By Donnetta Wilhelm, Colorado Master Gardener
Gardeners always like easy reminders for gardening chores. Here’s a simple one: plant garlic during the Major League Baseball World Series (October) and harvest garlic during the Major League All-Star Game (July).
Hardneck varieties are known for the stiff neck, larger cloves and a flowering stem known as a scape which is cut off (and delicious in stir fry!). Hardneck bulbs have 4-12 cloves, are generally spicier, more tolerant of cold winters, and have shorter storage times. Cold hardy varieties include: Bogatyr, Creole Red, Italian Purple, Korean Mountain, Montana Giant, Persian Star, Romanian Red, and Spanish Roja.
Softneck varieties have 8-20 irregularly shaped cloves depending on the variety. Bulbs are smaller, and the plant does not produce a scape. Their “soft neck” is easy to braid for storage and are usually the bulbs found in the general garlic bin at grocery stores. Cold hardy varieties include: California White, Chet’s Italian, Chilean Silver, Early Italian Red, Kettle River Giant, Nootka, Polish White, and Sicilian Artichoke.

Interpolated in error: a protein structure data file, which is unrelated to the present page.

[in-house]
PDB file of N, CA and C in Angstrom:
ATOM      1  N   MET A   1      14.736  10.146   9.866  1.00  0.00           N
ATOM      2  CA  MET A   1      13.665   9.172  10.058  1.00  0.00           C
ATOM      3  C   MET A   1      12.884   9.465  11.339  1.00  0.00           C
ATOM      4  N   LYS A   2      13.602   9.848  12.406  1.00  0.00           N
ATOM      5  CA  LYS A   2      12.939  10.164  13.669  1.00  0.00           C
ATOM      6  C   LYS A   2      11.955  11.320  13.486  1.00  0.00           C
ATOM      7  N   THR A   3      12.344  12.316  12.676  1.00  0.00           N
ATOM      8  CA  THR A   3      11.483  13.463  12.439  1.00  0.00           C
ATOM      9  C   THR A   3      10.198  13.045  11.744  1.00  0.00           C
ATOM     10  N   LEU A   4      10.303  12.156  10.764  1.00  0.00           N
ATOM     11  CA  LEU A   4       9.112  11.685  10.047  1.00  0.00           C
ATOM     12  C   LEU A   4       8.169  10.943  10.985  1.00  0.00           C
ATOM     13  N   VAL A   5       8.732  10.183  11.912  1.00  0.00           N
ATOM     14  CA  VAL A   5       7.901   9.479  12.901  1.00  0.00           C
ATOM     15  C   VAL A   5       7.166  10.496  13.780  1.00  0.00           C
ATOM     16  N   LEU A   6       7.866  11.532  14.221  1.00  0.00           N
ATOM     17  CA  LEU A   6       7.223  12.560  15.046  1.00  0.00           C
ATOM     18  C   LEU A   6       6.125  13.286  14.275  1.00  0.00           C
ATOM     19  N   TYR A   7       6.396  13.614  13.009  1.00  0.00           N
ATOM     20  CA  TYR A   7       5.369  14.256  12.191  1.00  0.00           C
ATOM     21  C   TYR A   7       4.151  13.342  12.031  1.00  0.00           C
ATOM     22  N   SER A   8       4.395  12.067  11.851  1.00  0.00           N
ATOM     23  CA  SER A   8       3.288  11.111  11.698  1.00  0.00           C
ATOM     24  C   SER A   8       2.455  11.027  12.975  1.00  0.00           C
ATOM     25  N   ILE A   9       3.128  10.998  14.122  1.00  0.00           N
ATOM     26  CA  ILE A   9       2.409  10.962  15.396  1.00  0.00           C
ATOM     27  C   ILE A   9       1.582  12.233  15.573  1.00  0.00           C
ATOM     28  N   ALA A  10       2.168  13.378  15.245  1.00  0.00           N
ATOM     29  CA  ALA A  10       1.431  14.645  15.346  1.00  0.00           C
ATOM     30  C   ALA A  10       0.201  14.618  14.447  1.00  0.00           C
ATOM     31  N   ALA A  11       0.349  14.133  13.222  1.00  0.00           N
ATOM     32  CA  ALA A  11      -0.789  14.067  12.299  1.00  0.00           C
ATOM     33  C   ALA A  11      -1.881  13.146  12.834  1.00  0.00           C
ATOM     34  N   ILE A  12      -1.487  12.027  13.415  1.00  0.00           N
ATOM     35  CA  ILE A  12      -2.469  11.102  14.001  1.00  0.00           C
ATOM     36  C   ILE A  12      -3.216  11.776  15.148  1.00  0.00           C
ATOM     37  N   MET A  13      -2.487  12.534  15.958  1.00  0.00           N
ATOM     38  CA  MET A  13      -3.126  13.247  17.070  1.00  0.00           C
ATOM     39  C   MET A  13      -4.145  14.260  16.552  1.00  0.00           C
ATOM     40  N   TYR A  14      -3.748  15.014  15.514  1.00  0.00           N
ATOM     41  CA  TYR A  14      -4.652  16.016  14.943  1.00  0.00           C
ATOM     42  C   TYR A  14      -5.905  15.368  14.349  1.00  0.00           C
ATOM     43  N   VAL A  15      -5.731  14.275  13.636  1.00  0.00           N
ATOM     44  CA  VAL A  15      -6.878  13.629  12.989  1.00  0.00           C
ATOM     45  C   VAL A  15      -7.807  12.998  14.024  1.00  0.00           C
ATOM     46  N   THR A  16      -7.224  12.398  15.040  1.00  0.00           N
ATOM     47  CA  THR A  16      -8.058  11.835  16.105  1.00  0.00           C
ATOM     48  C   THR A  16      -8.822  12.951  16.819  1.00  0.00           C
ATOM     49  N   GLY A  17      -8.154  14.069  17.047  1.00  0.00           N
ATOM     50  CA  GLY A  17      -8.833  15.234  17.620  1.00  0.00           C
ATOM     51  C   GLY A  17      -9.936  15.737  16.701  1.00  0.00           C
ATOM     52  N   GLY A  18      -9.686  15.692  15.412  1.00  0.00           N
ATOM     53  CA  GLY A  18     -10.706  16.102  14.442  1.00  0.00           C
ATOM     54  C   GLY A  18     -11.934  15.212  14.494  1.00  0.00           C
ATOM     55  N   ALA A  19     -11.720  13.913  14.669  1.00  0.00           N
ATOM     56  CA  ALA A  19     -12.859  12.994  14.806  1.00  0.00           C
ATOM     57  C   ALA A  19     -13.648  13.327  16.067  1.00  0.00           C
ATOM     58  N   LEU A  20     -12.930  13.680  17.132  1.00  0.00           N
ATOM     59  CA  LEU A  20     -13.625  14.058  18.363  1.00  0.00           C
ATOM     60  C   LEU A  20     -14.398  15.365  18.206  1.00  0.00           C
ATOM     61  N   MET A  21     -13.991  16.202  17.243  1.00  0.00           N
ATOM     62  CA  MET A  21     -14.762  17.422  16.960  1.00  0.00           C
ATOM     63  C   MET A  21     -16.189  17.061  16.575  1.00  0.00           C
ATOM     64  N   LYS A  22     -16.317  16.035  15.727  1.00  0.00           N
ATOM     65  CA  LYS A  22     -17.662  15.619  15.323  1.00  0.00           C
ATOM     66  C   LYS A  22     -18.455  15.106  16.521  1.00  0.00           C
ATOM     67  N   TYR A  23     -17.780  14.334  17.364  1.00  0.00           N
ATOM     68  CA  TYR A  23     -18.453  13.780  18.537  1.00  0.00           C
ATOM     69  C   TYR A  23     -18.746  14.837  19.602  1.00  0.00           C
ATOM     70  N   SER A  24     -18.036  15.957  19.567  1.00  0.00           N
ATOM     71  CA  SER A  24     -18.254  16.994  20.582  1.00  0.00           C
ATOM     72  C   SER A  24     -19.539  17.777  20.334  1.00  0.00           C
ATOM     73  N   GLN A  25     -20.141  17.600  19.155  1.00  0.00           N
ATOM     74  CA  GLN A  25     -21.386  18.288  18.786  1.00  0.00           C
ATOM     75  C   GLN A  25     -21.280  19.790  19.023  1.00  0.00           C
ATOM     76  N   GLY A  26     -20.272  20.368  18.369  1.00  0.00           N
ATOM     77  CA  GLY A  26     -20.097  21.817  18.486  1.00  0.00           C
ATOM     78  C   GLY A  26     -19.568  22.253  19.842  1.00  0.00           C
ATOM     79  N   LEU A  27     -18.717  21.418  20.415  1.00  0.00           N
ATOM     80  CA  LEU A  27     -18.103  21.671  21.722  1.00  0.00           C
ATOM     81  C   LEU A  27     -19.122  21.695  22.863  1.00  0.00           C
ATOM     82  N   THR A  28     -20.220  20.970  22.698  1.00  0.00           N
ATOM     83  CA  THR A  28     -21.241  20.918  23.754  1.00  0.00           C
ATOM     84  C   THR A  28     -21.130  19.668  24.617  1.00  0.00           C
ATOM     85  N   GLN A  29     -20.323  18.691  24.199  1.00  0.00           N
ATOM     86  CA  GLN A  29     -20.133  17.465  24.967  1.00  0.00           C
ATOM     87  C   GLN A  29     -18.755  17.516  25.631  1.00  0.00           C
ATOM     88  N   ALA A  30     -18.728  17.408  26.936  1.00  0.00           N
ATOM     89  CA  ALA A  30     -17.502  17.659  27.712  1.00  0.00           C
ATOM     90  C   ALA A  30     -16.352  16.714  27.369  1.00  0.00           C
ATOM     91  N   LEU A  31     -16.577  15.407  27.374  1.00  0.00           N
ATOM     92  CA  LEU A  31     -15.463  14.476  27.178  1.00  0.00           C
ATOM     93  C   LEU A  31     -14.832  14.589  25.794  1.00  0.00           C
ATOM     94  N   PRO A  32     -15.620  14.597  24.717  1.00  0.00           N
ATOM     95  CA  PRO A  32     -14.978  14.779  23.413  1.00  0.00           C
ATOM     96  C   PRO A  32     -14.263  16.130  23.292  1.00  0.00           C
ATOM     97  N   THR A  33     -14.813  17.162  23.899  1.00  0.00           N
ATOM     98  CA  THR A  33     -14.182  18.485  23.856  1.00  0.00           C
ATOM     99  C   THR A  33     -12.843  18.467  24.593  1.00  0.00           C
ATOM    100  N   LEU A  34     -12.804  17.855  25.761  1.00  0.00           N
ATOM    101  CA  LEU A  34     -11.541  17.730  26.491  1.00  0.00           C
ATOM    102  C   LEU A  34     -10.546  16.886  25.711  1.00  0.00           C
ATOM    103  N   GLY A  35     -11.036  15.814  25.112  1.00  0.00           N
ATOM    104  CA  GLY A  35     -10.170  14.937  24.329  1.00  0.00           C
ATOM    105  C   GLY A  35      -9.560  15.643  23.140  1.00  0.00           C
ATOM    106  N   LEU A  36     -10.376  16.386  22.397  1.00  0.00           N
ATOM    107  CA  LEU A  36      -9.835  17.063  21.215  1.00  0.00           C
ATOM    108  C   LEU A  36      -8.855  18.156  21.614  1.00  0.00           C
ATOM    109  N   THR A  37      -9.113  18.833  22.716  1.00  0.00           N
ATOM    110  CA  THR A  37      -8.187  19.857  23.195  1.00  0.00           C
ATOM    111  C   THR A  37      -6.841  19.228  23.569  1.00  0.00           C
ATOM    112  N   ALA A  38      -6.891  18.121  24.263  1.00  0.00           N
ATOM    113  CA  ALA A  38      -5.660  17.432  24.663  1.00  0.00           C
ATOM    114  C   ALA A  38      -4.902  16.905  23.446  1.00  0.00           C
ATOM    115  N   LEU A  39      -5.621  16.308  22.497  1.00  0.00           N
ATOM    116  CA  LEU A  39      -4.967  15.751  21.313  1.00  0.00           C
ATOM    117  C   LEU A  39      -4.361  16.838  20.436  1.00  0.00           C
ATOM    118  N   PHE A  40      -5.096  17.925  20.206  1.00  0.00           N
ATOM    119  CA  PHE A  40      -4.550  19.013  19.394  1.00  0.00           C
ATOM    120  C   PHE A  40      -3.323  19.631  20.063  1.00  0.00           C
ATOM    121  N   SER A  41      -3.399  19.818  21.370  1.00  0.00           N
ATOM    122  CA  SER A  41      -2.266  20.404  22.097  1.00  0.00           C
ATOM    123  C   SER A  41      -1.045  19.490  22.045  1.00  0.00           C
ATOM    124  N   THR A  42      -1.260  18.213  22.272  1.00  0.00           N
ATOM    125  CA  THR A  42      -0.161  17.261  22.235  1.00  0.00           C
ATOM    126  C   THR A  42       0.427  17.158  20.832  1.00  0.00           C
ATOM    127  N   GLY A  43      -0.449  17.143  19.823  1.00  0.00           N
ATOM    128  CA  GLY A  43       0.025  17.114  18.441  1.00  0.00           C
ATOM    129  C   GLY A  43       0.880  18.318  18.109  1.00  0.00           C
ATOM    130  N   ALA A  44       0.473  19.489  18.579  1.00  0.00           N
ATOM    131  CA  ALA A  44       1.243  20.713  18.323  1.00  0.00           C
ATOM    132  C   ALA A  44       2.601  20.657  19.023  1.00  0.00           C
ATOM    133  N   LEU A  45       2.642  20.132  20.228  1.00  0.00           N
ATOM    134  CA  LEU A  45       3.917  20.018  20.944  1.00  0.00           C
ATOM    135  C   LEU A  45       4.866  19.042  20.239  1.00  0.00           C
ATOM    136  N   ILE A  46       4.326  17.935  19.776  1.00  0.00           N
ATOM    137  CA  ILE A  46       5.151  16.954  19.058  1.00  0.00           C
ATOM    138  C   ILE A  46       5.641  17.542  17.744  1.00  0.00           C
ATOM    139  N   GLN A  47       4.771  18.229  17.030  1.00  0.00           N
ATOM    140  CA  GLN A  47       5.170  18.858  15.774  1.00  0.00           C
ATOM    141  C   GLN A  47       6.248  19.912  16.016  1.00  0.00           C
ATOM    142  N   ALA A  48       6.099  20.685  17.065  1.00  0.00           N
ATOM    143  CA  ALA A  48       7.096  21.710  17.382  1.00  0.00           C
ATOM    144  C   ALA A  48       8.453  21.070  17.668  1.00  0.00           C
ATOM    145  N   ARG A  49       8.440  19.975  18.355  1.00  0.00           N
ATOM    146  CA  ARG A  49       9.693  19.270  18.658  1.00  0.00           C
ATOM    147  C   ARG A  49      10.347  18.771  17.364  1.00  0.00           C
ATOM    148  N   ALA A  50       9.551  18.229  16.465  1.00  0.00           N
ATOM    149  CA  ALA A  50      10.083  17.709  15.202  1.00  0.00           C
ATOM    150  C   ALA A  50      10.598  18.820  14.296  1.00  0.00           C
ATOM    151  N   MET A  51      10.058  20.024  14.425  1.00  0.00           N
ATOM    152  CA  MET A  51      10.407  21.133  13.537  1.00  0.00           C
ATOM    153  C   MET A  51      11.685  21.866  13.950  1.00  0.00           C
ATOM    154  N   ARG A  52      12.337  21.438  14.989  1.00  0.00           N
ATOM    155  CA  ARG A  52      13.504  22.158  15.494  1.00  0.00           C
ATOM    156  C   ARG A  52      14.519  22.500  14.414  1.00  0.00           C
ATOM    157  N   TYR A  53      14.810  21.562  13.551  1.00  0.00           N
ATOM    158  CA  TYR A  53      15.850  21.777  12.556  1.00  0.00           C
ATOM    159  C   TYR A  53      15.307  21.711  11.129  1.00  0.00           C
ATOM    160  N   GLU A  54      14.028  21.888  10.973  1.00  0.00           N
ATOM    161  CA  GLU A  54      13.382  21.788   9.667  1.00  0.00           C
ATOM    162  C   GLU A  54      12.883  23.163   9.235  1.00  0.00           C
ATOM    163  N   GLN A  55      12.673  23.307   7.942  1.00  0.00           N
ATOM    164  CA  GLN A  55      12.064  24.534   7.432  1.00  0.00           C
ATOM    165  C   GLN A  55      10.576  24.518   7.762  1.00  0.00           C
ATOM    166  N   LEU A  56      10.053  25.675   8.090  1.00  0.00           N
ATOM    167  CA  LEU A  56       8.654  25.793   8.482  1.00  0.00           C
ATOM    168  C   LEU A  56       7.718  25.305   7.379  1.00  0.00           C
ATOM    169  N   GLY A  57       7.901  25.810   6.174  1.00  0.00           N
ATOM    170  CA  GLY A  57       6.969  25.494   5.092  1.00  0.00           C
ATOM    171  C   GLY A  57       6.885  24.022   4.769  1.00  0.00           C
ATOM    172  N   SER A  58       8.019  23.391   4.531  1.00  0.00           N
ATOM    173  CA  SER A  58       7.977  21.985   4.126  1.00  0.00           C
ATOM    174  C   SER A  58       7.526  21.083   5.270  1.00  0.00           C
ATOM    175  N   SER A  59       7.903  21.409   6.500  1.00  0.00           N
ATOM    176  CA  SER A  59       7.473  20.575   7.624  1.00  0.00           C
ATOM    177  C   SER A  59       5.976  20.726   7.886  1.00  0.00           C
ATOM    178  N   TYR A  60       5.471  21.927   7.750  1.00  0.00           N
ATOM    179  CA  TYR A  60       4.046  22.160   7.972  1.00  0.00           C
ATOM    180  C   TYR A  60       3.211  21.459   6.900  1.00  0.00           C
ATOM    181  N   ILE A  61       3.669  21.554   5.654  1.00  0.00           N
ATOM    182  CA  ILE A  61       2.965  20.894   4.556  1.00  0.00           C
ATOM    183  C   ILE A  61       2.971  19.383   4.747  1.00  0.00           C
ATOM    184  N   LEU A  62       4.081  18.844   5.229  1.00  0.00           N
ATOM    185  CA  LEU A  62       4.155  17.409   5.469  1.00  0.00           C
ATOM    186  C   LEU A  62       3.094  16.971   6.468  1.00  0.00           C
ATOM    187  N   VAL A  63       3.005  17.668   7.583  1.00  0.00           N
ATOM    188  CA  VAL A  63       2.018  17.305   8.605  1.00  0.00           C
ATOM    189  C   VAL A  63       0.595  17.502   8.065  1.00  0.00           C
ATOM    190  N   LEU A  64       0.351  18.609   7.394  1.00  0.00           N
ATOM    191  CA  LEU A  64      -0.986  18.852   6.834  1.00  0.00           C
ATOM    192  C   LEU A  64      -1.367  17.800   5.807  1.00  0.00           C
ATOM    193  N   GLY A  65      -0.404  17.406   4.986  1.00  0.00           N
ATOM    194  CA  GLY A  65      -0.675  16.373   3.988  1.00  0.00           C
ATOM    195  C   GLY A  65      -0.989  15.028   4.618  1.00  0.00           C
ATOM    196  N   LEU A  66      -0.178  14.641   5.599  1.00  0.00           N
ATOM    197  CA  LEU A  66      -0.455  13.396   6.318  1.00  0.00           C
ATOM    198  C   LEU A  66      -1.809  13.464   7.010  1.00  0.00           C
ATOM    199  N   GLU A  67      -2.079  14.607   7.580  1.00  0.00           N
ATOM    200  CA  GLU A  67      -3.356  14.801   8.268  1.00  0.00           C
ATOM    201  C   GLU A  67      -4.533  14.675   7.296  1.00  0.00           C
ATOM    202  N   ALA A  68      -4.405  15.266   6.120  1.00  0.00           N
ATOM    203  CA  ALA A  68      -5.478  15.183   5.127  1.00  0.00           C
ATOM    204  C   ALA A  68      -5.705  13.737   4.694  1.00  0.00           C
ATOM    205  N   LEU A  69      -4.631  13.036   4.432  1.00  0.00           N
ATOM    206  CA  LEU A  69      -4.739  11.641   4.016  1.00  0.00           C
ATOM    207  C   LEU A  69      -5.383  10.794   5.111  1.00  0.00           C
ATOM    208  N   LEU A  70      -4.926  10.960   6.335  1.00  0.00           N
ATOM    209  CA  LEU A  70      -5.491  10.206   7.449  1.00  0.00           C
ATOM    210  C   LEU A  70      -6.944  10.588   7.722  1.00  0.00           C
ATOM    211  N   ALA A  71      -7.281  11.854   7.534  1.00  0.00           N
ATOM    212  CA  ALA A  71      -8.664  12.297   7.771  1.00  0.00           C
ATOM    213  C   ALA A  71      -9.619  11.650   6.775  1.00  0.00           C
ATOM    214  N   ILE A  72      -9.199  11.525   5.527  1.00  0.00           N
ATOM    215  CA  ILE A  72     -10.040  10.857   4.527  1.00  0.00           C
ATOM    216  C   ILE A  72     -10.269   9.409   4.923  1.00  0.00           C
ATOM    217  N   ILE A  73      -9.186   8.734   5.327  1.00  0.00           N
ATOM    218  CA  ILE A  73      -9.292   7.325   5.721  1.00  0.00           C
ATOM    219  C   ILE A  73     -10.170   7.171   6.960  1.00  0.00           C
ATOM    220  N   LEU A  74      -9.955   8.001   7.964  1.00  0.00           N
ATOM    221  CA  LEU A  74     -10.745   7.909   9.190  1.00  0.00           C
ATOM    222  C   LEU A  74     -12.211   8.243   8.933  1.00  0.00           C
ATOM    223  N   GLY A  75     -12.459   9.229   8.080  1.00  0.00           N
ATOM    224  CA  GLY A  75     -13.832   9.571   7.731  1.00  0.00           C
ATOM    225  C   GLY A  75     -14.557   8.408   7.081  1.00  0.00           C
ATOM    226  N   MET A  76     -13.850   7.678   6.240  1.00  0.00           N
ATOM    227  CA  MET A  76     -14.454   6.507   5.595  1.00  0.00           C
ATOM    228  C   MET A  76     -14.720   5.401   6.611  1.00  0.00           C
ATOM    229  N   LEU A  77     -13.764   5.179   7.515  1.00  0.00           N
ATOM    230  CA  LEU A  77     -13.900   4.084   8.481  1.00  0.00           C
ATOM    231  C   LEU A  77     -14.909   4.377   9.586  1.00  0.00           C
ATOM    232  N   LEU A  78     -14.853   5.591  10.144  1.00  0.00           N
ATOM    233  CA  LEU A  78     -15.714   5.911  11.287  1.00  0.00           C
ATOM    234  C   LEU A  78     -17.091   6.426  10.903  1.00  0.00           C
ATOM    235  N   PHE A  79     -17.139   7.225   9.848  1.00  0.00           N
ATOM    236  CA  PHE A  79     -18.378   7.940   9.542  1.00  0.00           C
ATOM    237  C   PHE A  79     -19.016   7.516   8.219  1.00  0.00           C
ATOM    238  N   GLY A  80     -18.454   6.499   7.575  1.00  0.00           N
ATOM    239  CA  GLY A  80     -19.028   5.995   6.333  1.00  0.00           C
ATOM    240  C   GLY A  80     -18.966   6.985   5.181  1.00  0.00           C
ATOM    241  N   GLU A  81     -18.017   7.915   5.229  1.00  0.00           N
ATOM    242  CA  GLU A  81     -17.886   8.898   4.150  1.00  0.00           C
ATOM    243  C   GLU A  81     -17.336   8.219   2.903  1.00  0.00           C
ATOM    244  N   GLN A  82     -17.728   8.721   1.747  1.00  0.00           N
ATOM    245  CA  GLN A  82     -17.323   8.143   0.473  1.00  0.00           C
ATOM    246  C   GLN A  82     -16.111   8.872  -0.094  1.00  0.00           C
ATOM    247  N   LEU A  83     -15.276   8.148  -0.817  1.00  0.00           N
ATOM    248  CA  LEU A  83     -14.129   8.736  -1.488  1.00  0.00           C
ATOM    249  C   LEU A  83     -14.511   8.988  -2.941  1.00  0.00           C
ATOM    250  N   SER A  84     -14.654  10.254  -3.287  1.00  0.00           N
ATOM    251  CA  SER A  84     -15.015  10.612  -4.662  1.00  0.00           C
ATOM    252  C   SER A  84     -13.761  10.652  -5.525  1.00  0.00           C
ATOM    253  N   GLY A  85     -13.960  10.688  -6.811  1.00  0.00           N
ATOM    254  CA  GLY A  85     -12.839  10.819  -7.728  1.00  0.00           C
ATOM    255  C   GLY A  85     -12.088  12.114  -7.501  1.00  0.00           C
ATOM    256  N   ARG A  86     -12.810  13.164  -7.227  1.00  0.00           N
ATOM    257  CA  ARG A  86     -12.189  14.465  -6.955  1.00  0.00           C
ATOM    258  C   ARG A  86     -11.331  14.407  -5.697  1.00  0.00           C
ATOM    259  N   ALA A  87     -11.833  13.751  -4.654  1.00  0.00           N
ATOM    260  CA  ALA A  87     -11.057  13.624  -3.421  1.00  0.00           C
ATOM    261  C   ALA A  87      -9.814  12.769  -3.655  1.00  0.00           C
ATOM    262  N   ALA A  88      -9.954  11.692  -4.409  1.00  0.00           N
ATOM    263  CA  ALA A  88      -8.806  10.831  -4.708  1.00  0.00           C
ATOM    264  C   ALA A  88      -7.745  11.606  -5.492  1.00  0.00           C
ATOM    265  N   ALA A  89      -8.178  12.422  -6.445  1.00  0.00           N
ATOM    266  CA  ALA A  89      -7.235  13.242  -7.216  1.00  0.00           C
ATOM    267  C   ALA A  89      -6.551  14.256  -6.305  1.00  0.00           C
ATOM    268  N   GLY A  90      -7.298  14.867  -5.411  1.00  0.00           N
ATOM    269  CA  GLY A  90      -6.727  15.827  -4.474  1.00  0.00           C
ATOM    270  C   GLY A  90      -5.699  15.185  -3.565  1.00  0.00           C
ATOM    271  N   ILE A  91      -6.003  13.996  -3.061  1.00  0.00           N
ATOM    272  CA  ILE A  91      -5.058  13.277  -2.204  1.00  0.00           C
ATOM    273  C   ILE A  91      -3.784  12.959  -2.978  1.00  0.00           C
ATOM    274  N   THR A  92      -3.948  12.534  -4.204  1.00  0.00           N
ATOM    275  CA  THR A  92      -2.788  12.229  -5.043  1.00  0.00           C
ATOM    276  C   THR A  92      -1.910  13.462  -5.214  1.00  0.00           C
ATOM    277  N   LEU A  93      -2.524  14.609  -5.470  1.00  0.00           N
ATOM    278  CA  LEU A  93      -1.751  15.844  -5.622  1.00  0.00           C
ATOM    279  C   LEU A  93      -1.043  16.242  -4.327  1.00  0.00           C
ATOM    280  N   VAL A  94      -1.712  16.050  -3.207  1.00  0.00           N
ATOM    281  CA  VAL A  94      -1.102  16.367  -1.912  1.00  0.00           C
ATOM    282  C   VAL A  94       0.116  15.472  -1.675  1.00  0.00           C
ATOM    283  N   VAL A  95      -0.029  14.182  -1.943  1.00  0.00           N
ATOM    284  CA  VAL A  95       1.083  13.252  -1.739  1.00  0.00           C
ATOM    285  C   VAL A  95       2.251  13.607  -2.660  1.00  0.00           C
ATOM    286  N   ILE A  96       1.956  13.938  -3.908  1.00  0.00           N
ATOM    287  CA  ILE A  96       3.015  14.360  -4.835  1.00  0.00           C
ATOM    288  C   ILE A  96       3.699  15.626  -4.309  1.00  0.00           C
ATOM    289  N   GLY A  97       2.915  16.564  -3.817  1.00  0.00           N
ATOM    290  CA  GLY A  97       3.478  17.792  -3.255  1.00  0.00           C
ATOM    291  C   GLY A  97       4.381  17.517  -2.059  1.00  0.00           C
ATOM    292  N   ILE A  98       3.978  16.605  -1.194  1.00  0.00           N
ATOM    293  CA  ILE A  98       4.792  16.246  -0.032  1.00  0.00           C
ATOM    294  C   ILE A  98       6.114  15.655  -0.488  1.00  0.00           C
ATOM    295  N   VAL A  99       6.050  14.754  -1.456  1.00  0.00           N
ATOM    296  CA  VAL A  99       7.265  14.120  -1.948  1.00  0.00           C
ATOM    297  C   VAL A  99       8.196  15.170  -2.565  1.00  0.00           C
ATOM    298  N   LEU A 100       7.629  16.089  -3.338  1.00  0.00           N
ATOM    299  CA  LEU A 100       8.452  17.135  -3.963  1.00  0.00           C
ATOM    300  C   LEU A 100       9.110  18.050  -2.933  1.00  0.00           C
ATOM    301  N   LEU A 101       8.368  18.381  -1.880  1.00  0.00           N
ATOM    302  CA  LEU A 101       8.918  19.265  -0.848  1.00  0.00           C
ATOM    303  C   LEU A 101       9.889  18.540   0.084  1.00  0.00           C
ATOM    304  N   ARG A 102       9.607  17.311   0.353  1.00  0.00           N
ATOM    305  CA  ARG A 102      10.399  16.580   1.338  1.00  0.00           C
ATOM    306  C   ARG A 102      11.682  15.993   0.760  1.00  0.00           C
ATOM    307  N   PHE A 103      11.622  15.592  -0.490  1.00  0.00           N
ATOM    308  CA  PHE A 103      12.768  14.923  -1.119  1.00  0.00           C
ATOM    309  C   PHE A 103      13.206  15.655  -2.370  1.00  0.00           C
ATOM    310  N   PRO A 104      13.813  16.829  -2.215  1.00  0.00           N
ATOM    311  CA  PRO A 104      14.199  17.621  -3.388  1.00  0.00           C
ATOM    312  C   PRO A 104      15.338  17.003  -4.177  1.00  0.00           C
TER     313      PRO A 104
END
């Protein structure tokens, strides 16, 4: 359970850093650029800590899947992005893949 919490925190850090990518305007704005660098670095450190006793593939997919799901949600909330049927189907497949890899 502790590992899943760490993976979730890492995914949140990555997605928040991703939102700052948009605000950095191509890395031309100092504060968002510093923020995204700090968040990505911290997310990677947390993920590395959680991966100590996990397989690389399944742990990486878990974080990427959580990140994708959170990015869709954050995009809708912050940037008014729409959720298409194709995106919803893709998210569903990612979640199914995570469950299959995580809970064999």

THE OCTOBER LINEUP:
- Avoid planting grocery store garlic; it may not be cold hardy and may have a sprout inhibitor applied. Purchase garlic from garden centers or mail order.
- Choose solid bulbs with no damage and try both hardneck and softneck types.
- Plant before freezing temperatures so the clove has time to develop roots.
- Separate cloves from the bulb and plant pointy side up 2-4 inches deep in well-drained soil high in organic matter.
- Plant cloves 6-8 inches apart and 12-18 inches between rows. Label the varieties.
- After freezing temperatures arrive, cover the planting bed with 6-12 inches of mulch, pine needles, grass clippings or leaves.
- As spring arrives, look for the green tips emerging, pull back the mulch and water regularly.
- Fertilize with a complete fertilizer (10-10-10).
- Cut off scapes on hardneck varieties when they curl downward.
- When 50% of the leaves die back in July, harvest by gently pulling on the stalk while prying 6 inches away from and beneath the bulb with a shovel.
- Gently shake off loose dirt and allow to cure for two weeks in a warm, dry, well-ventilated place.
- After curing, remove remaining soil and inspect all the bulbs. Save larger bulbs for planting in the fall and use damaged bulbs first.
- Cut off stalks and store bulbs in a cool, dry place. For softneck, stalks can be cut off or left attached for braiding.
One Response on “Garlic and…Baseball?”
Fun article!!! Always get confused regarding garlic timeline, so this will help! Thank you!